NYC's transit budget is short $16 billion. Here are the proposed cuts, as the governor seeks funds | iNFOnews | Thompson-Okanagan's News Source

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NYC's transit budget is short $16 billion. Here are the proposed cuts, as the governor seeks funds

NEW YORK (AP) — New York's public transit system will stop work on a planned subway line expansion and retreat from other maintenance and improvement projects because of a $16.5 billion shortfall caused by Gov. Kathy Hochul's decision to halt a plan to fund the projects through “congestion” tolls imposed on Manhattan drivers.

The Metropolitan Transportation Authority board took a formal vote Wednesday to delay the tolling program. It had been on track to launch June 30 before Hochul's surprise announcement of an unspecified “pause” in implementing the program.

It would have charged most private cars about $15 to enter the busiest part of Manhattan, on top of any other bridge or tunnel tolls. Hochul said she was delaying the congestion tolls because of concerns that New York City's economy might be hurt if people stayed away from the city to avoid them.

Hochul has promised to fill the funding gap caused by the indefinite suspension of the program but hasn't presented a specific plan.

In the meeting, MTA board members stressed that they had no power to reverse Hochul’s decision. The state law establishing congestion pricing requires a sign-off from her transportation department, they said.

“There is no path for the MTA to proceed,” said Daniel Garodnick, one of the board members who voted yes on the resolution while lamenting the Democratic governor's decision.

Until money is found to replace the anticipated toll revenue, the MTA will need to slash its capital budget by at least 30%, the authority's officials said in a presentation to board members. The estimates factor in lost revenue, sunk costs, and potentially lost federal funding.

At the meeting, MTA leaders presented a plan to reprioritize building projects assuming a massive shortfall, focusing on maintaining current service. It included halting $5 billion in spending on a planned subway expansion and a $7.5 billion retreat from improving existing services with trains, track improvements, and maintenance. The budget now cuts some $2 billion from plans to make more stations wheelchair-accessible.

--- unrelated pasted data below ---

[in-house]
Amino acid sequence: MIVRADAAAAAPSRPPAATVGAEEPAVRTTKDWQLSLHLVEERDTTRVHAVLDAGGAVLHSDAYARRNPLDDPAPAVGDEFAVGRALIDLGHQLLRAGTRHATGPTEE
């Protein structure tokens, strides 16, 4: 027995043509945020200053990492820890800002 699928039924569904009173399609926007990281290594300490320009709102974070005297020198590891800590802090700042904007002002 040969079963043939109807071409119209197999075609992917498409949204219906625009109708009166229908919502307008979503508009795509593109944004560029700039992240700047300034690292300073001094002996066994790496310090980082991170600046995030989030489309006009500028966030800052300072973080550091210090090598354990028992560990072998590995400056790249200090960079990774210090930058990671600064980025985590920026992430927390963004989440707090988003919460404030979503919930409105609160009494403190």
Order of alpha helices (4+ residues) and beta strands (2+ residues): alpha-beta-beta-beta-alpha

Some $500 million in planned purchases of zero-emission buses will be delayed, an effort that was aimed at reducing pollution, which is tied to respiratory problems.

“To me that presentation is dire. No board member wants to sit here talking about what projects we want to cut," said board member Midori Valdivia. “It feels really tragic that we might not be able to deliver to our environmental justice communities as much as we had promised."

In a statement, Hochul said she still had “unwavering support for the MTA” and pledged to work with its leaders and the Legislature to find ways to pay for planned projects.

“While the timing of the next budget may necessitate temporary adjustments to the timeline of certain contracts, there is no reason for New Yorkers to be concerned that any planned projects will not be delivered,” she said.

“I also believe that there are additional opportunities for savings and improved revenues within existing MTA operations,” she added.

Hochul previously suggested a tax increase on New York businesses as a way to raise money, but that idea died in the Legislature.

Board members said they were bombarded with emails asking them to defy the governor's decision to halt the tolling program, which had the dual goal of funding the subways while reducing vehicle traffic on Manhattan's most congested streets.

“We don’t engage in theatrics,” MTA Chair and CEO Janno Lieber said, when a reporter asked about possible symbolic actions the board could have taken in protest.

The dent in the MTA’s budget could deepen depending on how long funding is delayed. The MTA already inked contracts for $500 million to pay for cameras and other infrastructure for the congestion pricing system. It will be charged by contractors for scaling back or rescinding awards, with the problems compounding as the uncertainty continues.

“Time wounds all projects," Lieber said, declining to outline when the funding hole will be fully seen. "It’s not a bright line.”

The MTA also can't collect $3 billion in federal match money for building projects without money from the state, MTA officials said, though there's no clear deadline for losing the money. Under the austerity plan, $2 billion in matching funds from the state now needs to be redirected to keeping the trains running.

Lieber said the board may have to vote later to authorize specific cuts.

News from © The Associated Press, 2024
The Associated Press

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